The UN Security Council is expected to appoint Canada's Daniel Bellemare as successor to Brammertz after UN Secretary General Ban Ki-moon recommended his appointment earlier this month. Bellemare, an expert in international criminal cases, will also be appointed as the prosecutor before the international tribunal which will try those involved in the assassinations, according to the report in As-Safir.
This will be the first time that a commissioner assigned to investigate a criminal case will also be appointed as a prosecutor, the daily added.
According to As-Safir, Ban was due to receive Brammertz's report "today [Tuesday]" but "the report's publishing might be delayed for one or two days so it does not impose any negative effects on the Annapolis conference."The UN Security Council invoked Chapter 7 of the UN Charter earlier this year in approving the creation of a special international court to try suspects in Hariri's 2005 assassination. The special court for Lebanon is expected to consist of a trial chamber that will include two international judges and one Lebanese judge, as well as an appeals chamber which will include three international and two Lebanese jurists.
Lebanon will choose an assistant prosecutor in coordination with Ban. The assistant prosecutor is expected to be Lebanese but no names have been proposed so far.
The As-Safir report said that the selection panel tasked with appointing judges for the tribunal has not yet accomplished its mission.
"The UN secretary general hopes that the panel will complete its task by the end of the year," the newspaper quoted another UN source as saying.
"The selection process is still ongoing and Ban has not made any final decisions yet," the source told the paper, speaking on condition of anonymity.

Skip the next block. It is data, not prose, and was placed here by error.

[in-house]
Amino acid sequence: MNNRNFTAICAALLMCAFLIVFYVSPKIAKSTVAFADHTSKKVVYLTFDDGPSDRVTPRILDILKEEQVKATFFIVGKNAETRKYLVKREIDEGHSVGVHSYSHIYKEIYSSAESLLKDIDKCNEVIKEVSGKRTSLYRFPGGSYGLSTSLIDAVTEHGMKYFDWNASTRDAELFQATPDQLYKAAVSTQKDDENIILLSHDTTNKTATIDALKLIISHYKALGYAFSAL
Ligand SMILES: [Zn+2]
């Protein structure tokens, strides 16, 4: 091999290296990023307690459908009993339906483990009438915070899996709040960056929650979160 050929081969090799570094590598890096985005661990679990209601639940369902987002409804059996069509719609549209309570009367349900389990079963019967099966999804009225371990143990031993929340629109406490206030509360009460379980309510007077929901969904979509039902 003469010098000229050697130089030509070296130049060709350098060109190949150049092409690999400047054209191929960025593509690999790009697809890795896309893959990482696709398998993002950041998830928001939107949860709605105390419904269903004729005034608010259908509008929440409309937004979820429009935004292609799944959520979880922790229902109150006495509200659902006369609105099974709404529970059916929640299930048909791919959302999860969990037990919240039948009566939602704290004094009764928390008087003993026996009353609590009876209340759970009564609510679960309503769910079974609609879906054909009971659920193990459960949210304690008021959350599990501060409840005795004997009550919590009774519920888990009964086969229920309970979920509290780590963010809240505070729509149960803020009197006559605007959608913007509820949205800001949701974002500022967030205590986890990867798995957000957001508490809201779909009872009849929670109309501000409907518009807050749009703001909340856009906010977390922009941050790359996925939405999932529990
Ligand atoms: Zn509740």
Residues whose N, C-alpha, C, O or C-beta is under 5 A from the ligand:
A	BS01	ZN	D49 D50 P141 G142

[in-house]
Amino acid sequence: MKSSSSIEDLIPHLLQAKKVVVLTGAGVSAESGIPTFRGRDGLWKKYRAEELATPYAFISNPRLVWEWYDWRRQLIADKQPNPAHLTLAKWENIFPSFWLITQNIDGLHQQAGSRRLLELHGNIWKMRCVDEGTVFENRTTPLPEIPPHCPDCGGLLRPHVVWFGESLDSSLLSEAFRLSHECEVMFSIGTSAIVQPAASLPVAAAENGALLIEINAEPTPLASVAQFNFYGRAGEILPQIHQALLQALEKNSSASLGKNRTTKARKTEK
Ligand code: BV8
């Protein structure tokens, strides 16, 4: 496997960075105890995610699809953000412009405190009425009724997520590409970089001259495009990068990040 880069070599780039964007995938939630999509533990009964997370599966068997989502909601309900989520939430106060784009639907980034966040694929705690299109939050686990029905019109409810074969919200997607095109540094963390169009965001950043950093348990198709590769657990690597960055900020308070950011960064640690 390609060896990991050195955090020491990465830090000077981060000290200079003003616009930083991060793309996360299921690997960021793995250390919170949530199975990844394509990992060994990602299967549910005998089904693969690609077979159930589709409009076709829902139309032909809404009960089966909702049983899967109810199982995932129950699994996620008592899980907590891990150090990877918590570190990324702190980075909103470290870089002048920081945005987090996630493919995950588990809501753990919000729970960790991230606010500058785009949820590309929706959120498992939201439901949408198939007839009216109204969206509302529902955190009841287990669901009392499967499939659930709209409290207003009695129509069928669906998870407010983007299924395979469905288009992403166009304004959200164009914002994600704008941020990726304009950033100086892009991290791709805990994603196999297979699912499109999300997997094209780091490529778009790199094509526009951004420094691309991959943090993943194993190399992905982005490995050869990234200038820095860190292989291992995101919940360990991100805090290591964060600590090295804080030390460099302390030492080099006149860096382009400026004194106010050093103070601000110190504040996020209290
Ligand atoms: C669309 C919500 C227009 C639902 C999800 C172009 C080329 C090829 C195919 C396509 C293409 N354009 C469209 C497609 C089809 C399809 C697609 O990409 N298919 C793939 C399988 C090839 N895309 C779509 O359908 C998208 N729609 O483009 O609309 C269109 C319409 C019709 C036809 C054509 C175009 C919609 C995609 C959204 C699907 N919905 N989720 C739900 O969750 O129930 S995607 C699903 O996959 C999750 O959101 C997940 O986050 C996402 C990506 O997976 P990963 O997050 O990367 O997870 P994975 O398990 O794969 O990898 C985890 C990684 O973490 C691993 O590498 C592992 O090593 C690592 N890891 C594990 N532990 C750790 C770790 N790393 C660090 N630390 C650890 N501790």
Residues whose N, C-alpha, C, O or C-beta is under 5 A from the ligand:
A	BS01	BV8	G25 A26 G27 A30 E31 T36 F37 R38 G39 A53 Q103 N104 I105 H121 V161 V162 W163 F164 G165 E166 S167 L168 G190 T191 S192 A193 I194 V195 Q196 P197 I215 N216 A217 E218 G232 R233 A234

The selection panel for the court is composed of two judges, currently sitting on or retired from an international tribunal, and the representative of the secretary general, Nicholas Michel, and is tasked with recommending to Ban the names of the four Lebanese judges and seven international judges who should serve on the court, as well as its chief prosecutor.As for the location of the tribunal, media reports said on Tuesday that Holland had proposed a building located in the south of the country near the headquarters of the International Penal Court, between the two cities of The Hague and Leidsendam. - The Daily Star

Tensions rise between Iran, Syria
Houston Chronicle
The U.S.-brokered Mideast peace conference Tuesday raised tensions between allies Syria and Iran. Iran feels it is an implicit target of the Annapolis conference, believing it aims to stem its influence in the region. Damascus made clear it has its own interests: better relations with Arab nations and the West and the possibility of a peace deal with Israel that would win the return of the Golan Heights, seized by the Jewish state in 1967. Tehran avoided direct criticism of Damascus, instead condemning the gathering. Hossein Shariatmadari, an adviser to Iranian supreme leader Ayatollah Ali Khamenei, said the conference was "a plot against the Palestinians."Hamas supporters hold protests
Thousands of Hamas supporters rallied in the streets of the Gaza Strip on Tuesday against the peace conference. The demonstration came a day after thousands of Israelis, also opposed to negotiations to create a Palestinian state, marched from the Western Wall in Jerusalem, to Prime Minister Ehud Olmert's residence. Israeli and Palestinian rejectionists have worked to undermine efforts to implement the few agreements reached. Hamas leaders repeated warnings to Abbas not to concede anything, calling him a "collaborator" for attending the conference. Olmert's talk draws applause from Saudi Saudi Foreign Minister Prince Saud al-Faisal applauded after Israeli Prime Minister Ehud Olmert finished his speech in Annapolis, according to a member of the U.S. delegation. That was seen as no small thing, coming from the leader of a nation considered the linchpin of Arab support for the coming talks. Saudi Arabia has no diplomatic relations with Israel, and Saud told reporters he would do nothing to normalize relations until after Palestinian statehood and other territorial issues were resolved.